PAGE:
Coleridge, the Ridiculous Child, and the Limits of Romanticism

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    Building on the work of the Romantic-period aesthetician Jean Paul Richter, I define the ridiculous as a comic juxtaposition of perspectives, based on an initial failure of understanding. Richter argues that our sense of the ridiculous originates in early interactions with nature, triggering a kind of counter-sublime which reorients the relationship between individuals, imagination, and landscape, focusing on communal responses to the natural world above individual takes. For Richter, the ridiculous is most clearly seen in social interactions, provoking laughter, community, and collaboration between groups of people. This chapter adopts the ridiculous as a lens through which to read Romantic-period engagements with the natural and social worlds, shifting the emphasis away from encounters between an individual genius and sublime scene to an aesthetic perspective which privileges joyful group dynamics promising moral and spiritual rejuvenation, especially in relation to children and childhood.

    Richter argues that our sense of the ridiculous arises at first in our interactions with the natural world, defining the ridiculous as an aesthetic of smallness, emphasizing spiritual finitude. He argues that women and children laugh the most freely in relation to the ridiculous. I will explore how women’s writing, especially children’s literature, draws on the ridiculous as a small-scale counter-sublime, rethinking relationships between human and natural worlds, especially the animal world, to advocate an ethics of care.

    This chapter focuses on Samuel Taylor Coleridge as a philosopher responding to Richter’s ideas in his own lecture on wit and humour; as a writer of the ridiculous in relation to nature, society, and childhood; and as a figure of the ridiculous in both Romantic-period and later satires, up to his turn as an albatross accompanying Frankenstein’s monster on an Arctic expedition in the first of Chris Riddell’s twenty-first century children’s series Goth Girl. Indeed, I want to particularly examine approaches in contemporary children’s literature which seek to puncture the image of the Romantic Child through ridicule. The Romantic Child is a construction of childhood which celebrates children’s proximity to nature, emphasizing purity, innocence, and creativity, and repeating a series of tropes from traditional views of Romanticism about the significance of the individual in relation to the sublime. The Romantic Child, like Romanticism itself, has been criticized for its restrictive and unhelpful account of selfhood and socialization. I argue that contemporary children’s literature provides the clearest rebuttal of the Romantic Child by mobilizing the ridiculous to argue for the importance of collective action.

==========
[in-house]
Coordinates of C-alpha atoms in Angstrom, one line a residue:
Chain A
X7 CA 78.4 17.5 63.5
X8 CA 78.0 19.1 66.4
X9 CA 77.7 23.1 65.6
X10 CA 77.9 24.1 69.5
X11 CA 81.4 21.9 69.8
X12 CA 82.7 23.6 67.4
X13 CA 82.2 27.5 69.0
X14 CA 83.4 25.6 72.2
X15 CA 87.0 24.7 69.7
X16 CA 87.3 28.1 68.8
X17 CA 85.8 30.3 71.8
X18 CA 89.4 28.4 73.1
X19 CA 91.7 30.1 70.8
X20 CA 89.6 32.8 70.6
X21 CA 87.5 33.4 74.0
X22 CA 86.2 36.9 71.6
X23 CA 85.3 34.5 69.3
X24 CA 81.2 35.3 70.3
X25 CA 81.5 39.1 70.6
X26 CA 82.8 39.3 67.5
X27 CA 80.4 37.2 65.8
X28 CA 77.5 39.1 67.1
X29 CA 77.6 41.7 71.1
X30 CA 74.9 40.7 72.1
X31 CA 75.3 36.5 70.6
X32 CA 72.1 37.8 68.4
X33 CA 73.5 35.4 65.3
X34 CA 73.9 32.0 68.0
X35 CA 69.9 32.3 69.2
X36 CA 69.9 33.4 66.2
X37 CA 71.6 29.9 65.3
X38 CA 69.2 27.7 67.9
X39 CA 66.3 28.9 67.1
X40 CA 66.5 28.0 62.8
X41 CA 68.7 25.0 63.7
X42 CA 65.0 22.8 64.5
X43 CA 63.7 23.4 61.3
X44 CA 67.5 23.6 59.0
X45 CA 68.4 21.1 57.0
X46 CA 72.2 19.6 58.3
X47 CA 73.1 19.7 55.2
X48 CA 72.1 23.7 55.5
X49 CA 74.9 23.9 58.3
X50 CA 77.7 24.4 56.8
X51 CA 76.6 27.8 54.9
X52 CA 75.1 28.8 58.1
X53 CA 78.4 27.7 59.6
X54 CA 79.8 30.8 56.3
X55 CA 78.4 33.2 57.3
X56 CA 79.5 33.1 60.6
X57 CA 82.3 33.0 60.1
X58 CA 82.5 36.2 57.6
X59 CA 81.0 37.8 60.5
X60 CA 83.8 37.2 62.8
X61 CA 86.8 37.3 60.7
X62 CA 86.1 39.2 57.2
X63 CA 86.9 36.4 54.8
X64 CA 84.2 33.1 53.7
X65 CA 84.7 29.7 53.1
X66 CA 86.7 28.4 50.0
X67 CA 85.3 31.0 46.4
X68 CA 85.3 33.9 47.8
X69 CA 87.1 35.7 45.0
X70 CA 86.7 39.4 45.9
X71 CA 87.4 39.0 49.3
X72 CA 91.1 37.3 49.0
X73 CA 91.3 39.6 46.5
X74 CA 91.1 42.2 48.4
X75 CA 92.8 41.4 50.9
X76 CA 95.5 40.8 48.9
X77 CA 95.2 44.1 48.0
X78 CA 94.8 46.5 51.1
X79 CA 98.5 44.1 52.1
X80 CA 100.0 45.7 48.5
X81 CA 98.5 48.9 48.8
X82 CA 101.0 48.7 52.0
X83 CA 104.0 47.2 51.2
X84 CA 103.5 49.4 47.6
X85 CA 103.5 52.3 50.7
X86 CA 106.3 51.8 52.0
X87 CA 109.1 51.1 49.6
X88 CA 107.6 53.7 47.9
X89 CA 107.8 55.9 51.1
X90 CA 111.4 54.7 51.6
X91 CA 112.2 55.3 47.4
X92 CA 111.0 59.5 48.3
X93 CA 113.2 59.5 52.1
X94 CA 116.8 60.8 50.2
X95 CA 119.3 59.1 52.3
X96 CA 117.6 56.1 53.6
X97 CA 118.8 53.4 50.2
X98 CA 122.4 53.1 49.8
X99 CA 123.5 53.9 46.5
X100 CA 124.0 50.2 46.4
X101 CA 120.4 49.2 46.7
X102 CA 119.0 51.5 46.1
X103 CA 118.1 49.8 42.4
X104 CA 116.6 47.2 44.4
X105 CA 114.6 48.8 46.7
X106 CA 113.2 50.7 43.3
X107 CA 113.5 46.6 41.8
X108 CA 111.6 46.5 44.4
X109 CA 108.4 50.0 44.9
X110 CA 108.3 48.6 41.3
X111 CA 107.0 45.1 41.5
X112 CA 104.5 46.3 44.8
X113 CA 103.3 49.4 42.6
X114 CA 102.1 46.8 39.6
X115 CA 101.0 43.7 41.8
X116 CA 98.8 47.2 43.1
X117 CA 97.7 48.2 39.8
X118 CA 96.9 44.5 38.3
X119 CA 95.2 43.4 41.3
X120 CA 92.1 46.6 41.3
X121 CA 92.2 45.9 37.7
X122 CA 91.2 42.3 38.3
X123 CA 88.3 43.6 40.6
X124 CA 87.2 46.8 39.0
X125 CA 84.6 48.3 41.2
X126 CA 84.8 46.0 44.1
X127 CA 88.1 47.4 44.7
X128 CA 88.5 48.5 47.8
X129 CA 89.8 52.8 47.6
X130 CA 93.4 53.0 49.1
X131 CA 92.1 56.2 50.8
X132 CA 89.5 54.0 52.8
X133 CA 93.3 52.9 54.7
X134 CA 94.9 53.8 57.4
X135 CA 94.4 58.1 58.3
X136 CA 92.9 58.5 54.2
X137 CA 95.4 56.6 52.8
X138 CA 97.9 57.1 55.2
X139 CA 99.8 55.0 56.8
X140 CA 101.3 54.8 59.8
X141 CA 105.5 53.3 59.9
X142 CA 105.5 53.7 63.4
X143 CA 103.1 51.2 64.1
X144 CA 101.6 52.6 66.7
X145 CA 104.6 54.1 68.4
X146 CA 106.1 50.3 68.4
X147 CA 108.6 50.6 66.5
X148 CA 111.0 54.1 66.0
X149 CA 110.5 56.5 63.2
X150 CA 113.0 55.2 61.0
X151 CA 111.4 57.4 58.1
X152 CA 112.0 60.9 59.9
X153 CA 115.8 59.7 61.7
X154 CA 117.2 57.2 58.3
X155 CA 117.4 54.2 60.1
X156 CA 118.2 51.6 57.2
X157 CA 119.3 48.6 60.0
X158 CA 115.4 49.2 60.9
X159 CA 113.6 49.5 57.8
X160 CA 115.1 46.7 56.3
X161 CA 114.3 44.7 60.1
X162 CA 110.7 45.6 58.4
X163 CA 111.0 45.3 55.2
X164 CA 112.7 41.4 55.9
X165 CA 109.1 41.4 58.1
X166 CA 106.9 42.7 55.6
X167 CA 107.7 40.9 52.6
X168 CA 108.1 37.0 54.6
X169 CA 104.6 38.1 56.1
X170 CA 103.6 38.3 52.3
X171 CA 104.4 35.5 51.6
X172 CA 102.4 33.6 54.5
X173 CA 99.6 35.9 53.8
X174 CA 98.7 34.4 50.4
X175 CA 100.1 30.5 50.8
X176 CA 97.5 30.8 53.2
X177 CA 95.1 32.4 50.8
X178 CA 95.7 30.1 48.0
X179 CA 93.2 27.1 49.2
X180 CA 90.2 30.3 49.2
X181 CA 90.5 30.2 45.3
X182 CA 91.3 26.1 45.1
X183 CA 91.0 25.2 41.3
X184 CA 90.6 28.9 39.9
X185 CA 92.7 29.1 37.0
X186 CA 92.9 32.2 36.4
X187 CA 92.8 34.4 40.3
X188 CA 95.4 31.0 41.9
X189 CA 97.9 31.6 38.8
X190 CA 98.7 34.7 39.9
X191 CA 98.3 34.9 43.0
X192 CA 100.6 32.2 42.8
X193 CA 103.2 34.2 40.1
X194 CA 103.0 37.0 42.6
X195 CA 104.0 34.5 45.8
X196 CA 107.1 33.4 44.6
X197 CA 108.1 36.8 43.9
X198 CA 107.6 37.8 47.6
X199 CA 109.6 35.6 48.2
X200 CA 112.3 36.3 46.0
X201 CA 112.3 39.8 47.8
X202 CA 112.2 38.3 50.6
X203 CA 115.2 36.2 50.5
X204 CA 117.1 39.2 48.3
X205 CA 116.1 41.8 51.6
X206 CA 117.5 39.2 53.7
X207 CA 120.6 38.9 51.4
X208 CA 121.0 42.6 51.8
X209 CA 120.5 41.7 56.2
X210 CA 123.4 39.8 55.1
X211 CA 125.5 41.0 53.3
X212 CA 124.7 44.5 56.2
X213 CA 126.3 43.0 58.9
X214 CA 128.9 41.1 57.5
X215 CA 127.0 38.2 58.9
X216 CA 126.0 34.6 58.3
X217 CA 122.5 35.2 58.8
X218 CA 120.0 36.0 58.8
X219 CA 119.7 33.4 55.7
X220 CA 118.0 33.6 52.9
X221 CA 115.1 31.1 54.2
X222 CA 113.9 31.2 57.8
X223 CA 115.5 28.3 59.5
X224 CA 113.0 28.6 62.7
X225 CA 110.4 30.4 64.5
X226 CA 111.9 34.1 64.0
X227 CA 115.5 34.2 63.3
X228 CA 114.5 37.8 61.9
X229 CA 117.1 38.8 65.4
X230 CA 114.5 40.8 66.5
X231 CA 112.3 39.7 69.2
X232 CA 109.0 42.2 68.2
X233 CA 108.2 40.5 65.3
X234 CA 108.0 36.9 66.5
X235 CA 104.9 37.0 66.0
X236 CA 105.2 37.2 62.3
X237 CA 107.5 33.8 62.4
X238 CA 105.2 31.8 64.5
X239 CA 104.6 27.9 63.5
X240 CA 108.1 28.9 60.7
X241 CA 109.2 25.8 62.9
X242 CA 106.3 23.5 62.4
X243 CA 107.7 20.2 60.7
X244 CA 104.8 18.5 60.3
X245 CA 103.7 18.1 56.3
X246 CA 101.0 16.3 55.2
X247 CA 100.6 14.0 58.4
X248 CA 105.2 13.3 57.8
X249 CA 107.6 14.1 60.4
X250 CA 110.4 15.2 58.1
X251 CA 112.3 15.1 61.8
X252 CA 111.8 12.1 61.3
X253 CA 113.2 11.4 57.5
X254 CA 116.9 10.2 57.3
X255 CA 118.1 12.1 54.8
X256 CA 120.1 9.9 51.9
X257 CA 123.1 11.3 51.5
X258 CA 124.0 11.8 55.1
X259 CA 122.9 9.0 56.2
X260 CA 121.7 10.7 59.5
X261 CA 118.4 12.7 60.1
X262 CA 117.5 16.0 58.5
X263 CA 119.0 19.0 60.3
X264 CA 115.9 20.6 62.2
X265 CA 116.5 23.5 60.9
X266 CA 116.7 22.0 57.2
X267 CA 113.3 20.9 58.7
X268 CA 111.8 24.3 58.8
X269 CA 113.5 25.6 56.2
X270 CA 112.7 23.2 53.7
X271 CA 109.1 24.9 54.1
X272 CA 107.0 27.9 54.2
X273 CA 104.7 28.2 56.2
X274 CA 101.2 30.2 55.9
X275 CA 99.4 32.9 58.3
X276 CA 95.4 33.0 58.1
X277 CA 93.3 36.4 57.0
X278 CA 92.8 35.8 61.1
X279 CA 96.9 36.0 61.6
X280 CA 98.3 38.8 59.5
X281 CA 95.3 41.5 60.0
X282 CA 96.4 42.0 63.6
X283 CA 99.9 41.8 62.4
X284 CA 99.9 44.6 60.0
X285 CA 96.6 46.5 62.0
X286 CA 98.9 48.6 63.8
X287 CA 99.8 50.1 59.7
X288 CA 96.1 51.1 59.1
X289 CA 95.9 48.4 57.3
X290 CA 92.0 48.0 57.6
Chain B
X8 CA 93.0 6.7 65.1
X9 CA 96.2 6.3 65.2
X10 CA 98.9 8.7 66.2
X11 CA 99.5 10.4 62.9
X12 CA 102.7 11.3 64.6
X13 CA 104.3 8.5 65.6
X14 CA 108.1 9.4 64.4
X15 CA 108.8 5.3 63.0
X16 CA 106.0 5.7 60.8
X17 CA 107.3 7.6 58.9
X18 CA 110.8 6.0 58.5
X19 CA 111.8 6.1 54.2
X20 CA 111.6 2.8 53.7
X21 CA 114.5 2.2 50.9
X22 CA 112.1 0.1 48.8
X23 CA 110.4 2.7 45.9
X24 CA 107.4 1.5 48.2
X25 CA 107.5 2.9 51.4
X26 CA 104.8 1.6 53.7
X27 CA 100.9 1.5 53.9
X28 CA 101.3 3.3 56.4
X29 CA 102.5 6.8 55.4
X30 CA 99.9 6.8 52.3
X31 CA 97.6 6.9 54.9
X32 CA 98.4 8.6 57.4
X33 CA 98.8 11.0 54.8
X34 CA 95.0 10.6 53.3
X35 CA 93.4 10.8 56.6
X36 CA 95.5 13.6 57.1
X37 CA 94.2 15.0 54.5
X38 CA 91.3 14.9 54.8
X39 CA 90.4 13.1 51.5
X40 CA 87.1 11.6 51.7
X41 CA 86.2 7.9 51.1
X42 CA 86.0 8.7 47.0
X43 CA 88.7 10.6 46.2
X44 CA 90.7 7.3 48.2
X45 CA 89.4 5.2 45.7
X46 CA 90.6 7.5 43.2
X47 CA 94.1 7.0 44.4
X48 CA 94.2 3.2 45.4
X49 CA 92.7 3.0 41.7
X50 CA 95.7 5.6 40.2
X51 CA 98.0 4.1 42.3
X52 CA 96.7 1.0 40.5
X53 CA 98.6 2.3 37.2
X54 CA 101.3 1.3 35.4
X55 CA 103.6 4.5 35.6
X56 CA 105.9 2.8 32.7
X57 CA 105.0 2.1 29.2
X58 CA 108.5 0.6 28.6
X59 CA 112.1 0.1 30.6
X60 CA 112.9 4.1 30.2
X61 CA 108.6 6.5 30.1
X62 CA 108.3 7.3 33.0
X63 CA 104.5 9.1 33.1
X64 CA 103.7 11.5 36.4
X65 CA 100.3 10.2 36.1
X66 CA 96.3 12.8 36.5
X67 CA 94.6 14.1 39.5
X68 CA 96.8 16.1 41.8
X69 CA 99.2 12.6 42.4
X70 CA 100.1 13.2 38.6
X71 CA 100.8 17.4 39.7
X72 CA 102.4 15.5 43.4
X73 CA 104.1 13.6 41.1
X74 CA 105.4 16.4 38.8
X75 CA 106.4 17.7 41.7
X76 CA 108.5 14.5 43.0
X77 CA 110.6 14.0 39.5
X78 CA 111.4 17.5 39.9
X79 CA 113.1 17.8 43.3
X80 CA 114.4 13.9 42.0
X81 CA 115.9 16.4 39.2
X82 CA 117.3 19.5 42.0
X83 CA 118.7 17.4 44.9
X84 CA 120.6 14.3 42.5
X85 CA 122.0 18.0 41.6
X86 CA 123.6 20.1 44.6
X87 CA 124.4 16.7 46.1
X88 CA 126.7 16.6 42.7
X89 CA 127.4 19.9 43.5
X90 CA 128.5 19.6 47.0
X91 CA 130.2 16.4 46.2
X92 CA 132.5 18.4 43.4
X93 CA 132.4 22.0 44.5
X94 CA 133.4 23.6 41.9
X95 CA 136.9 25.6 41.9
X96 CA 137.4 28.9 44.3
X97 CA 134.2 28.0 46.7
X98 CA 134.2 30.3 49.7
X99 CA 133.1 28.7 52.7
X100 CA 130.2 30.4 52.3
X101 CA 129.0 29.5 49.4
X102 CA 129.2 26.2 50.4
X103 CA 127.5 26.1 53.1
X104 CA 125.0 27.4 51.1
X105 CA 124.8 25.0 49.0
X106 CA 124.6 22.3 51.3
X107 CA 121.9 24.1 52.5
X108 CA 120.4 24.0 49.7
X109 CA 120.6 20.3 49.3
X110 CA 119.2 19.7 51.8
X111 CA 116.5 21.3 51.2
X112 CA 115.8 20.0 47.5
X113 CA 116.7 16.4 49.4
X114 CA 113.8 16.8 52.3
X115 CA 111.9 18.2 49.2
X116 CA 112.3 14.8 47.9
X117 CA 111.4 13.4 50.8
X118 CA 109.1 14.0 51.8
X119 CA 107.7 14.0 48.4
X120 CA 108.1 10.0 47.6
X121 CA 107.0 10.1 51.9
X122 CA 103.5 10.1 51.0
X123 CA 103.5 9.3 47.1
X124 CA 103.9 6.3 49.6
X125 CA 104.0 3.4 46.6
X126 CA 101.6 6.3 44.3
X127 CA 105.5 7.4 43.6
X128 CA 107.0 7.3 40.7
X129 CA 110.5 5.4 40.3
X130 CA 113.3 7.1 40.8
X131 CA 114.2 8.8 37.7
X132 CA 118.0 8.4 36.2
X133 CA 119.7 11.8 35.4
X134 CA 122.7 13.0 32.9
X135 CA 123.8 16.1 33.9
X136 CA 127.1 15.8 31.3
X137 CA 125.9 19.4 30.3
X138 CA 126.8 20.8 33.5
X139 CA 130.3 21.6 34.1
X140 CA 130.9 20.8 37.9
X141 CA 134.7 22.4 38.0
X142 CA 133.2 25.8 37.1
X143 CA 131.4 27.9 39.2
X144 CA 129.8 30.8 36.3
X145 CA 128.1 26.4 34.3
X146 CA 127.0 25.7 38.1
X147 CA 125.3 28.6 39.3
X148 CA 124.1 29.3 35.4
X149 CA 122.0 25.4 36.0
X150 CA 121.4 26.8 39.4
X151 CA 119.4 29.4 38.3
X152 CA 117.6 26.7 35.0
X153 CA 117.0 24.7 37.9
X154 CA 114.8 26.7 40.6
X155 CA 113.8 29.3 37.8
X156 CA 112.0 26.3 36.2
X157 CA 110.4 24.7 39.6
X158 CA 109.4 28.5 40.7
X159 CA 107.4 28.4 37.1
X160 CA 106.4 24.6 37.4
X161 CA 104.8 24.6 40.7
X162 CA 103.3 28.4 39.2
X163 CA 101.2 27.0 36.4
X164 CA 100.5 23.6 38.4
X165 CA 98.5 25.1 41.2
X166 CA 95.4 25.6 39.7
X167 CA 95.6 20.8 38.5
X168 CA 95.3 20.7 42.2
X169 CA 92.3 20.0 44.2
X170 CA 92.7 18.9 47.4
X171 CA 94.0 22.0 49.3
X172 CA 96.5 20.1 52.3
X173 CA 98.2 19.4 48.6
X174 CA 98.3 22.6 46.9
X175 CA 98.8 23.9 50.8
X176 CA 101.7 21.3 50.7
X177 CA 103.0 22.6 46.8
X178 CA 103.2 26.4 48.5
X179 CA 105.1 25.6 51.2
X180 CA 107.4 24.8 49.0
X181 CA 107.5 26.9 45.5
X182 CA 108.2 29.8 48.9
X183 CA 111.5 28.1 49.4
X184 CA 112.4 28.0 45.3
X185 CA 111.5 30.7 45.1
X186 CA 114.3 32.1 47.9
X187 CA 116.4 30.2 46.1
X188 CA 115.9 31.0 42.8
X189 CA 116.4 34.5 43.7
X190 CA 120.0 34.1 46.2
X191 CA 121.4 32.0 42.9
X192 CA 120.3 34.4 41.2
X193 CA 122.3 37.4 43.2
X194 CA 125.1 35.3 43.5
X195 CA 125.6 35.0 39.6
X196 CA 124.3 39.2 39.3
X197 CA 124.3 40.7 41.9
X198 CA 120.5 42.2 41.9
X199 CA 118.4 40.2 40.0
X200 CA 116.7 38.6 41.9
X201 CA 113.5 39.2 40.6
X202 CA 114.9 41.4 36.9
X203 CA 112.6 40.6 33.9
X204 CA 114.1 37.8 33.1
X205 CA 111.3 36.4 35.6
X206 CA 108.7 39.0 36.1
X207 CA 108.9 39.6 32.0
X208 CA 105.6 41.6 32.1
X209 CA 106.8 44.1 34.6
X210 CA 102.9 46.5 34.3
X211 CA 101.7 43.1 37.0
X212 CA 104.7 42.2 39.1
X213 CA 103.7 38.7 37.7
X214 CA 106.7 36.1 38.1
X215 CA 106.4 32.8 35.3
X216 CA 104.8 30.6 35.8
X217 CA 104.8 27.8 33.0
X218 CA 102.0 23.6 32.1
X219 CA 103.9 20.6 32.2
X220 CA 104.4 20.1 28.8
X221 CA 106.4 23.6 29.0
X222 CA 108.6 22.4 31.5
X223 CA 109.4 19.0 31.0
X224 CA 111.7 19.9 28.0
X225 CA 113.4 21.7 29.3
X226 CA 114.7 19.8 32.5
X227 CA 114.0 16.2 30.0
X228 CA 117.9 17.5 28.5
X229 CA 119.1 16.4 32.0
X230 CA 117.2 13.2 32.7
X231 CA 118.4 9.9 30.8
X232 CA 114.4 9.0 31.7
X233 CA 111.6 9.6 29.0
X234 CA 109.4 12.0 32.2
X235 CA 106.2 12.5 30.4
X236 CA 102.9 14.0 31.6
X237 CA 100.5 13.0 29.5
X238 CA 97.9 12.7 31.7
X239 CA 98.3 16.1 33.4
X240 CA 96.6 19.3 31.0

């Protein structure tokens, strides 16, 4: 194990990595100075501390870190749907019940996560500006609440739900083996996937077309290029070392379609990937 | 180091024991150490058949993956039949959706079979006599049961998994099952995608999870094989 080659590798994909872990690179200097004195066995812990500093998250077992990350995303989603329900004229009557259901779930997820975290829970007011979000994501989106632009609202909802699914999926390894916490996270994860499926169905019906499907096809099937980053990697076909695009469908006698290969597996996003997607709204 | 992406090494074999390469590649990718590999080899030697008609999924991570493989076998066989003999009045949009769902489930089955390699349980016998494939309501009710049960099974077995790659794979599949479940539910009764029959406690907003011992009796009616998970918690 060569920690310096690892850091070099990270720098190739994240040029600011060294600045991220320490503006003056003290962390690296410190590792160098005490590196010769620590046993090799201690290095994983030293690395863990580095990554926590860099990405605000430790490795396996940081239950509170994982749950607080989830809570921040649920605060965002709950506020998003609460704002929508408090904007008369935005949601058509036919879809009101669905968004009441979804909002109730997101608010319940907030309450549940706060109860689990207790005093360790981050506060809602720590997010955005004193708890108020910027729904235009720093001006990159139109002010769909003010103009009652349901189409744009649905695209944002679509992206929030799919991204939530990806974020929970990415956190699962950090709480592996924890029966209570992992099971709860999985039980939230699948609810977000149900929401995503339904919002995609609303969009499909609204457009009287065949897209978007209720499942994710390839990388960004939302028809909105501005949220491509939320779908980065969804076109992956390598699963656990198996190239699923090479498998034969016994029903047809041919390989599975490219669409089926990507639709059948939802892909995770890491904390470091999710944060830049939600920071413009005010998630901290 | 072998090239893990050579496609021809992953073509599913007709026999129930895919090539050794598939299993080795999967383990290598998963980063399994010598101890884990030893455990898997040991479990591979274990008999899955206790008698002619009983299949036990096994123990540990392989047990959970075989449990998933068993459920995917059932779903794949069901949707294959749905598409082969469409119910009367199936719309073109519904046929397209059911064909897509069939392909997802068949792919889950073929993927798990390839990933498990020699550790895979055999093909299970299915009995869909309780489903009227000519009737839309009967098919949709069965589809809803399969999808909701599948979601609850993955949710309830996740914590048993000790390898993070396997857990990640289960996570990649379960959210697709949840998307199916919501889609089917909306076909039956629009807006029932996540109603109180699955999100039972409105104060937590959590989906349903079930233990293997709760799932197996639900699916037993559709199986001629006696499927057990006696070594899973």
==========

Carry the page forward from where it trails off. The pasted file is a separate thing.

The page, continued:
Original languageEnglish
    Title of host publicationRomanticism and the Cultures of Infancy
    EditorsCian Duffy, Martines Domine Veliki
    PublisherPalgrave Macmillan
    Number of pages133
    ISBN (Print)978-3-030-50428-1
    Publication statusPublished - 29 Aug 2020


    • Romantic period
    • German Culture
    • British Culture


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